Tuesday 29 September 2020

Running BLAST to align genome sequences

I'm interested in finding conserved non-coding sequences between two related species of worms. 

First I took the introns, UTRs, and intergenic regions from the first species, and tried comparing them to the genome of the second species using exonerate, but that was very slow. I then tried BLAT, which was a little faster. Then I tried BLASTN, which was nice and speedy!

It's been a while since I ran BLAST on the Sanger farm so I needed to remind myself how to run it, even though I have written previous posts on that ages ago (e.g. on farm_blast and on speeding up blast jobs).

This is what I did now:

Find the BLAST module on the farm, and load it: (only applicable to Sanger users)

% module avail -t | grep -i blast

% module load blast/2.7.1=h96bfa4b_5

Make a blast database:

% makeblastdb -in genome2.fa -dbtype nucl

Run blast:

% blastn -db genome2.fa -query genome1_intronsandutrsandintergenic.fa -out myoutput.blast -outfmt 6  

One thing I always always forget is what are the columns in the BLAST m8 format, so I have to look at this nice webpage.

Note that by default the blastn command runs Megablast, which looks for matches of high percent identity, and is a fast algorithm. I'm interested in high percent identity matches, so I used this.

Alternatives to BLAST:

An alternative to BLAST is nucmer, part of the mummer package, which I wrote a post on ages ago (see here). Note to self: nucmer is part of the mummer module on the Sanger farm.

I asked my colleagues what they are using nowadays for whole genome alignements, and they mentioned a couple of other software:

- my colleague Eerik Aunin mentioned the software SibeliaZ, which is tailored for aligning highly similar genomes, eg. strains of the same species,

- my colleague Faye Rodgers mentioned Cactus, which can be used to make alignments of 1000s of vertebrate genomes,

 - my colleague Ana Protasio mentioned Satsuma

Regarding finding conserved noncoding regions, my colleague James Cotton mentioned PhastCons.


Using powsimR and SCOPIT for power calculations for single-cell data analysis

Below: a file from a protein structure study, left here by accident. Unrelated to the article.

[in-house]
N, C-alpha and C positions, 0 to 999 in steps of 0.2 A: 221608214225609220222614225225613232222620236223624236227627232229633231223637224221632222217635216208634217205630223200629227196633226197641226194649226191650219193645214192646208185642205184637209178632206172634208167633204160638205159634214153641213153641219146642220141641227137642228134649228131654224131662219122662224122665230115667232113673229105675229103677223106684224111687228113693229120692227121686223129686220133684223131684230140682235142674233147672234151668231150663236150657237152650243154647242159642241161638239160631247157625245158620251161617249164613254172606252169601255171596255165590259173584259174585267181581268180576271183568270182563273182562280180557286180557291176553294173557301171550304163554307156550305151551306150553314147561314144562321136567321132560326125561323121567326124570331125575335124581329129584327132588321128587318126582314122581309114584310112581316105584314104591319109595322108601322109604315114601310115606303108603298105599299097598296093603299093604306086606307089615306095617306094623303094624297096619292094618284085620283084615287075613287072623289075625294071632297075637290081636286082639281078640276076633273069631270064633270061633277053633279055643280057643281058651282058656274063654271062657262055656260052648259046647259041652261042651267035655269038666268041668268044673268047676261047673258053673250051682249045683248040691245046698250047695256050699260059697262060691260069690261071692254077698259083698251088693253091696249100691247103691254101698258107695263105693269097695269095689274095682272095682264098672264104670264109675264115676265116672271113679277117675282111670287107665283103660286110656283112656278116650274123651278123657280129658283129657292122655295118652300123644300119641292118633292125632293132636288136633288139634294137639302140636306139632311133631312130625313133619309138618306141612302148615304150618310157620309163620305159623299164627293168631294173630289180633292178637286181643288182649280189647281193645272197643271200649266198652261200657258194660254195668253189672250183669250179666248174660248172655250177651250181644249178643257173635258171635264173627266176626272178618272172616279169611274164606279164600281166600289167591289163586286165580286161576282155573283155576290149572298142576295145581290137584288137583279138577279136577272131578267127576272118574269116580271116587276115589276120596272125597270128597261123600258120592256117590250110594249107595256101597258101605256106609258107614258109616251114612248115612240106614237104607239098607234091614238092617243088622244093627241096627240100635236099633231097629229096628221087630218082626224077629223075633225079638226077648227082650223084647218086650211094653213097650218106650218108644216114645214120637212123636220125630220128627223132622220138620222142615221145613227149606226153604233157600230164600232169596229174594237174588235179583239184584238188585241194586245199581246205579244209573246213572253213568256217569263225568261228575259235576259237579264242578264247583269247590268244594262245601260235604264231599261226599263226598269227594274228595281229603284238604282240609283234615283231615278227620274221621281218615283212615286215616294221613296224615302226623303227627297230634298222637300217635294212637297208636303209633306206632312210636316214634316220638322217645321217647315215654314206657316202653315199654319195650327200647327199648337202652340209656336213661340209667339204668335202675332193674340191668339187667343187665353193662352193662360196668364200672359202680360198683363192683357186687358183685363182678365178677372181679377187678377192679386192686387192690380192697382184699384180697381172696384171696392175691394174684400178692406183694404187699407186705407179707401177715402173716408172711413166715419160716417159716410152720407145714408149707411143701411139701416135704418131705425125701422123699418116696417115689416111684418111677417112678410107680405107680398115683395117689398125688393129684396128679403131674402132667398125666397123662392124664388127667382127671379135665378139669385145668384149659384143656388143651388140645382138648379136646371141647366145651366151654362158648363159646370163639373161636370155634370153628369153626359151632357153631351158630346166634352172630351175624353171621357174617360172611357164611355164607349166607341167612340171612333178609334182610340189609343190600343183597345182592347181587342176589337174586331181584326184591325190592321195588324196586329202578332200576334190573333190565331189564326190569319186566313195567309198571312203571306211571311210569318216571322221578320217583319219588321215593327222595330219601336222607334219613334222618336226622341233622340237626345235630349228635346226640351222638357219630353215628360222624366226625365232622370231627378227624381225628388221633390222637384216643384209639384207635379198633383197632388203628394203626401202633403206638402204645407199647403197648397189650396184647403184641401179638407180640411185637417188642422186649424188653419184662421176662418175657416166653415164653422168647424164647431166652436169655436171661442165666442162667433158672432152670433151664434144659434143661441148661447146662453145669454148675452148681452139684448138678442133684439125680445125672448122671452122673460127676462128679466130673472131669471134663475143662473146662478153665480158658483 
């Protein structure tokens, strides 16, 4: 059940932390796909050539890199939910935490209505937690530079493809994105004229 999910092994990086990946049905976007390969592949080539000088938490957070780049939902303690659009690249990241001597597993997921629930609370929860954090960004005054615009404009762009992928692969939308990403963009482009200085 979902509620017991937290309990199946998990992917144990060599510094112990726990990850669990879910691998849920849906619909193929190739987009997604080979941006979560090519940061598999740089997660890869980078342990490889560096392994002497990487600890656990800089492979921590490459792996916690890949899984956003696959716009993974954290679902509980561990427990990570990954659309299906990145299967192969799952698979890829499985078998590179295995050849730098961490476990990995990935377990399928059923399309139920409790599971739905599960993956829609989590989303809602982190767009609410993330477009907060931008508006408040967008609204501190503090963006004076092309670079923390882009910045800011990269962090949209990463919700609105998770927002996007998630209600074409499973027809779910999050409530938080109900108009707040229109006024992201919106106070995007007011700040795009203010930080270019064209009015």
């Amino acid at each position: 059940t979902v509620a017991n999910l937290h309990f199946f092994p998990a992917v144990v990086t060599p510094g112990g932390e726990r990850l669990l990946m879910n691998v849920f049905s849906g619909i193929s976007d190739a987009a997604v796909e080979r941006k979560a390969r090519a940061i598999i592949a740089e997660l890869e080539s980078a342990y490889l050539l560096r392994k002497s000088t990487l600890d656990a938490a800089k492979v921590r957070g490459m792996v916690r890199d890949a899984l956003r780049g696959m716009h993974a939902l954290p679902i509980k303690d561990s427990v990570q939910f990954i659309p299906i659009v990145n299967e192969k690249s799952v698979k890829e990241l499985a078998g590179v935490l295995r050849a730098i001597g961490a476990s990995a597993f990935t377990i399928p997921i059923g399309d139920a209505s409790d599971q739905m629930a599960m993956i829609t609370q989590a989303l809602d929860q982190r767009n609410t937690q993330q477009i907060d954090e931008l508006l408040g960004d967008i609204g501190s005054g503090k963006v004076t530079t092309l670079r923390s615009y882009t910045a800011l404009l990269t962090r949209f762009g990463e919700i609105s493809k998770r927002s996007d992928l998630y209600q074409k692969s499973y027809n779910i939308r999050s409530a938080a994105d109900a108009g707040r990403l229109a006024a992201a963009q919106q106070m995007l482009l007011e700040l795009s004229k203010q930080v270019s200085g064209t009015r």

I'm trying to do a power calculation to ask how many biological replicates are needed to detect the majority of differentially expressed genes between two treatments, in a particular cell population (cluster) in single cell data. I found the nice tool powsimR from the group of Dr Ines Hellmann. They say in their paper that for single cell data, the biological replicate is a cell, so their software tells you how many cells you need to sequence to detect the majority of differentially expressed genes (e.g. with >2-fold differential gene expression) between two treatments (e.g. male versus female worms).

There are detailed instructions on how to install powsimR on their powsimR github page. I followed these on a Windows laptop, after updating to the latest version of R, and found that it all installed fine but I had to leave out the 'build_vignettes=TRUE' when running the final devtools::install_github("bvieth/powsimR", dependences=FALSE) command. The powsimR github page says that several users have this issue. They say that this means the vignettes are not built, but can be viewed at powsimR vignette instead. 

PowsimR lets you take into account batch effects (e.g. biological replicates performed in different months), depth of sequencing based on prior data, "dropout" effets where a gene is only detected in a subset of cells, different methods for testing differential expression (e.g. MAST, scde, sDD, monocle). You can specify a particular power and false discovery rate (FDR).

PowsimR can be used to help design experiments in advance, and also can be used for posterior analysis. For example in their paper they say "For example for the Kolodziejczyk data, 384 single cells for each condition would be sufficient to detect >80% of the DE genes with a well controlled FDR of 5%. Given the lower sample sizes actually used in Kolodziejczyk et al (2015), our power analysis suggests that only 60% of all DE genes could be detected". 

In practice, I found that PowsimR looks quite complex to use as there are a lot of parameters to specify, and first you need to understand them. I ran out of time to do this properly, but hopefully can return to it one day, as it looks very useful...


Another nice tool is SCOPIT, which lets you ask the question: how many cells do we need to squence from an adult worm, to capture a rare cell type?  

SCOPIT is very simple to use through the website above.


Thanks to my colleague Faye Rodgers for telling me about SCOPIT.